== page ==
There are a ton of articles out there addressing IIS permissions issues that result in the error message “FTP 530 User cannot log in, home directory inaccessible.” I’m not going to repeat them here. What I am going to share is what to do when you’ve followed all of those articles and it still does not seem to work.
Let me review the problem.
Since the introduction of IIS 7.0 and now with 7.5, Microsoft has changed ftp authentication and authorization. This can be confusing because there are two critical steps that must be performed to ensure that a user will actually gain the access they need. First you must set the permissions on the folder they will be accessing then authorize the user in IIS under FTP authorization rules.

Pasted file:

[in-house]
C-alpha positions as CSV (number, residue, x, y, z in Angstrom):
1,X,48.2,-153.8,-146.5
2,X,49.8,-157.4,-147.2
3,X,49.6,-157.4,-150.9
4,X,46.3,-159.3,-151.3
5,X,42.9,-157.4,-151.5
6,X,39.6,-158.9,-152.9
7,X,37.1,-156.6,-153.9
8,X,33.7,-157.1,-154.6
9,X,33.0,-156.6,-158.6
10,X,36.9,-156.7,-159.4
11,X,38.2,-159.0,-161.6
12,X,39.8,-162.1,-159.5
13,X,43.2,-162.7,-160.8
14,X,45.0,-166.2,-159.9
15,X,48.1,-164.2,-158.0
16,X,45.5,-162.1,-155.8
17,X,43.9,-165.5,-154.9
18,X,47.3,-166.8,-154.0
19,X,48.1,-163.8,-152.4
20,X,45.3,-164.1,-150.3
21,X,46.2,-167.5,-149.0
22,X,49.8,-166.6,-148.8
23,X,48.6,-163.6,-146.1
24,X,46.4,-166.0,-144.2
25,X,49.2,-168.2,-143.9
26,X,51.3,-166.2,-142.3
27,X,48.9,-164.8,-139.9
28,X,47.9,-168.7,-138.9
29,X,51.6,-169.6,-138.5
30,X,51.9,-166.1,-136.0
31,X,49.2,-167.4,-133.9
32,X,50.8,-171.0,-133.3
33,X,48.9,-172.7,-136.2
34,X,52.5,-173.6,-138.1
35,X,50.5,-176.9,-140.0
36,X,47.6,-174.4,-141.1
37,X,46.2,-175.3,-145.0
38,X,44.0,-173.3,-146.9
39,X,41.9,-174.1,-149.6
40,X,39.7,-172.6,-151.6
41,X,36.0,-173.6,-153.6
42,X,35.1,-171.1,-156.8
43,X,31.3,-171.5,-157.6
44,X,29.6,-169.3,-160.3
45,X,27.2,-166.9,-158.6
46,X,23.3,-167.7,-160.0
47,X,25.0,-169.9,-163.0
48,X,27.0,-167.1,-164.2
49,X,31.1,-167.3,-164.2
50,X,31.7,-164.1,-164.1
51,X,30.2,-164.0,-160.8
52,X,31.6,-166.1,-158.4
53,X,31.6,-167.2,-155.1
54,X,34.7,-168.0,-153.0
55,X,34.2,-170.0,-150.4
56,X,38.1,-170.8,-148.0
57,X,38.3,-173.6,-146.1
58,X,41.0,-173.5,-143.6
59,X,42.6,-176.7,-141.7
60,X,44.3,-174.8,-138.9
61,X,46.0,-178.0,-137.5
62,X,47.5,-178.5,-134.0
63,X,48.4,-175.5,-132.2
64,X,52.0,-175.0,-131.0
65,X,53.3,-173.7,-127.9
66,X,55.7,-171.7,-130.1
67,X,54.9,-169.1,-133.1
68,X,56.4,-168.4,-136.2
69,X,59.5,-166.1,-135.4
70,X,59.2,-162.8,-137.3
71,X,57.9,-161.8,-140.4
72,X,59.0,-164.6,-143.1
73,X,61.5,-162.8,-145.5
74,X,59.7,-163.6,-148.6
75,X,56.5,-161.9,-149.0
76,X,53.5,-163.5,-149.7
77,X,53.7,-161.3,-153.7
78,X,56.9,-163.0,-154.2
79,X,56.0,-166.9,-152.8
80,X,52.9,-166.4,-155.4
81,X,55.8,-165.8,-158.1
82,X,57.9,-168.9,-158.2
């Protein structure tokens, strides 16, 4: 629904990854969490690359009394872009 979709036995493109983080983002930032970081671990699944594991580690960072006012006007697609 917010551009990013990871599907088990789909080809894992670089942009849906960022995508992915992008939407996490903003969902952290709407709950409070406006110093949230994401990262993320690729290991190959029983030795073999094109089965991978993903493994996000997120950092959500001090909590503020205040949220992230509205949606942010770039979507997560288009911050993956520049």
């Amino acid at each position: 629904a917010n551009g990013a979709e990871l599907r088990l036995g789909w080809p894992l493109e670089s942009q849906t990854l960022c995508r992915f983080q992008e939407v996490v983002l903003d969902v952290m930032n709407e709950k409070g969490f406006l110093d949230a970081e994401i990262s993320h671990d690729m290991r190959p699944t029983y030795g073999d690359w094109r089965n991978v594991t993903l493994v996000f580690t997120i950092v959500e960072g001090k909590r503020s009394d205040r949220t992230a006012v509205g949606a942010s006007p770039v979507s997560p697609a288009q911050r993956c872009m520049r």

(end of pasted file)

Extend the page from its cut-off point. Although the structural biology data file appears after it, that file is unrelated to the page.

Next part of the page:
How to fix FTP 530
Here’s the kicker. If you do this in the wrong order, everything will appear correct but you will get an “Error FTP 530 User cannot log in, home directory inaccessible.”
Use this process in the right order to correct the problem:
- Remove FTP publishing from the site.
- Restart IIS
- Verify that the users have proper permissions to the folder you want them to use.
- Add FTP publishing back to the site.
- Add the user to the ftp authorization rules.
- Verify that the problem is gone.
Why does it break? No one seems to know.
This problem does not happen every time. I have yet to understand if there is any pattern to it other than the order that permissions and authorization are set. Even when they are set in the right order, I have seen this break when adding a new user.
If you read my article, “IIS 7 FTP problematic for PCI compliance” . You will see why I don’t recommend using IIS for FTP in the first place.
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